Green Spice Coral Bells
Green Spice Coral Bells
Heuchera americana 'Green Spice'Item #1866 USDA Hardiness Zone: 4 - 8
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Green leaves heavily overlaid with silver, feature purple venation and dark gray edges. Bold color contrast for containers, perennial border as well as brightening shade gardens. Evergreen in mild climates.
- OverviewLight Needs:Partial to full sunWatering Needs:Needs regular watering - weekly, or more often in extreme heat.Average Landscape Size:Foliage clumps 8 to 10 in. tall, 16 in. wide; flowers 24 to 28 in. tall.
- DetailBotanical Pronunciation:HEW-ker-a a-mer-ih-KAY-naDeciduous/evergreen:HerbaceousGrowth habit:CompactGrowth rate:ModerateAverage landscape size:Foliage clumps 8 to 10 in. tall, 16 in. wide; flowers 24 to 28 in. tall.Foliage color:MulticoloredBlooms:SummerFlower color:WhiteDesign IdeasThis variable beauty is excellent in irregular groups even as groundcover mases for woodland understory gardens or beneath shade tree canopies. A great choice for all kinds of naturalistic settings or peeking out from under landscape boulders. In formal gardens position near porch or patio and terrace for close-up view. Excellent for nesting a pedestal or fountain. Even adapts as edging. A valuable plant for containers that offers both foliage and flower accentsCompanion PlantsLenten Rose (Helleborus); Snakeroot (Actaea); Painted Fern (Athyrium); Astilbe (Astilbe); Hosta (Hosta)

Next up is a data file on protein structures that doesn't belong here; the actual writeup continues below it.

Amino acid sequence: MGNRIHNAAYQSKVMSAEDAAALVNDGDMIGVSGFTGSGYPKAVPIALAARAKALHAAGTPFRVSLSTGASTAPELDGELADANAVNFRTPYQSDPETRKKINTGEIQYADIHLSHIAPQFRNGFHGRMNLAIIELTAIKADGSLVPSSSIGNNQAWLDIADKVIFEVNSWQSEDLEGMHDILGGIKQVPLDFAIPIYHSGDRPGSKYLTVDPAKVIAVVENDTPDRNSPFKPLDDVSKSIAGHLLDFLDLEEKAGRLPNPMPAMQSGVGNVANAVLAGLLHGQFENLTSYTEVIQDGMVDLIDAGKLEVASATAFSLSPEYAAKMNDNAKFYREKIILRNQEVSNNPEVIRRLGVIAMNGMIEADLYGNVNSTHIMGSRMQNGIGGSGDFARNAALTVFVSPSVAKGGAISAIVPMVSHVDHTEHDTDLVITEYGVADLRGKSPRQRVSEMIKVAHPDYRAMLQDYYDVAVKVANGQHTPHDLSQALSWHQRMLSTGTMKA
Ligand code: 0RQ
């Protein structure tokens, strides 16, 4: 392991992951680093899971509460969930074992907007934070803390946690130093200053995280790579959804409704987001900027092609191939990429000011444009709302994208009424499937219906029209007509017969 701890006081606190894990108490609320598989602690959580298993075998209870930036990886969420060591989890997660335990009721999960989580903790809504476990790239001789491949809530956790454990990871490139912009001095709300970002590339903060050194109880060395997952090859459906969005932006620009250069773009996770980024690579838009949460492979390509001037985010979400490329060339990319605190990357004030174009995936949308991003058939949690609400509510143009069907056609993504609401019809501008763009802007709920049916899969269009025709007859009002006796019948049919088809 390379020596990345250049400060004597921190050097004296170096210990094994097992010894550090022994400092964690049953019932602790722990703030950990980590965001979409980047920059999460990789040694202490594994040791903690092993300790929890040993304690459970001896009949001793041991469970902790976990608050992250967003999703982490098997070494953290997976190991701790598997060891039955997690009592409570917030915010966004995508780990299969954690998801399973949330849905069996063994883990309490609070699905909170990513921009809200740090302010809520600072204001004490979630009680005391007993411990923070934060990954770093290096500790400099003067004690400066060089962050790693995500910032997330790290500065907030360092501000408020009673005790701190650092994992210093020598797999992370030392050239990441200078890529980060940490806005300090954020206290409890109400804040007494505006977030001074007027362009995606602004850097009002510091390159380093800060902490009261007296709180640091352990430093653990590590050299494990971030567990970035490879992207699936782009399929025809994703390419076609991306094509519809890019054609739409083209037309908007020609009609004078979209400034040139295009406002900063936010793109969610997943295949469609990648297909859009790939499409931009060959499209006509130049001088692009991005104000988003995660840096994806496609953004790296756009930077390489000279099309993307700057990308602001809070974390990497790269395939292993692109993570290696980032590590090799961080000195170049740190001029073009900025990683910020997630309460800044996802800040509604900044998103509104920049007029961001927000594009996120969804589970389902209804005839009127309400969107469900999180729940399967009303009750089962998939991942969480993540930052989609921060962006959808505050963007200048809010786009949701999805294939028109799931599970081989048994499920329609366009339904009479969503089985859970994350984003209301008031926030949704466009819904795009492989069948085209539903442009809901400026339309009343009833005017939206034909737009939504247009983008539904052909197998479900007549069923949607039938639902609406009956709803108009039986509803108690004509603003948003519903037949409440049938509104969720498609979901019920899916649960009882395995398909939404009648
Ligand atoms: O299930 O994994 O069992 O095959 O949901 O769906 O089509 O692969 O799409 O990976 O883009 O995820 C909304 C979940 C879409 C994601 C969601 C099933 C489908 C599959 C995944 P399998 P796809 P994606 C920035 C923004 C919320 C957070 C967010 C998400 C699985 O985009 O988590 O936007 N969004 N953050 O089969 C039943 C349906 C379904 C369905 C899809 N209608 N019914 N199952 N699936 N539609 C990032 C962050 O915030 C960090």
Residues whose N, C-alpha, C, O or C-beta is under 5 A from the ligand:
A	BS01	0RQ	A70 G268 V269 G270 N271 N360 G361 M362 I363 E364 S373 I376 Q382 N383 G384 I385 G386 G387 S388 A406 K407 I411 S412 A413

- CareCare InformationProvide enriched, well-drained soil. Protect from harsh afternoon sun in hot southern climates. Follow a regular watering schedule during the first growing season to establish a deep, extensive root system. For a neat appearance, remove old foliage before new leaves emerge. Divide clumps every 2 to 3 years in early spring.Light Needs:Partial to full sunWatering Needs:Needs regular watering - weekly, or more often in extreme heat.
- History & LoreHistory:This native Heuchera is known as rock geranium, alum root and American sanicle. It is found over most of the eastern states from the Canadian border to the Gulf Coast. This cultivar was developed by Terra Nova Nurseries in Oregon.Lore:Native Americans used these thick roots for a medicinal by drying and then pounding them into a wound dressing, hence the common name, alum root.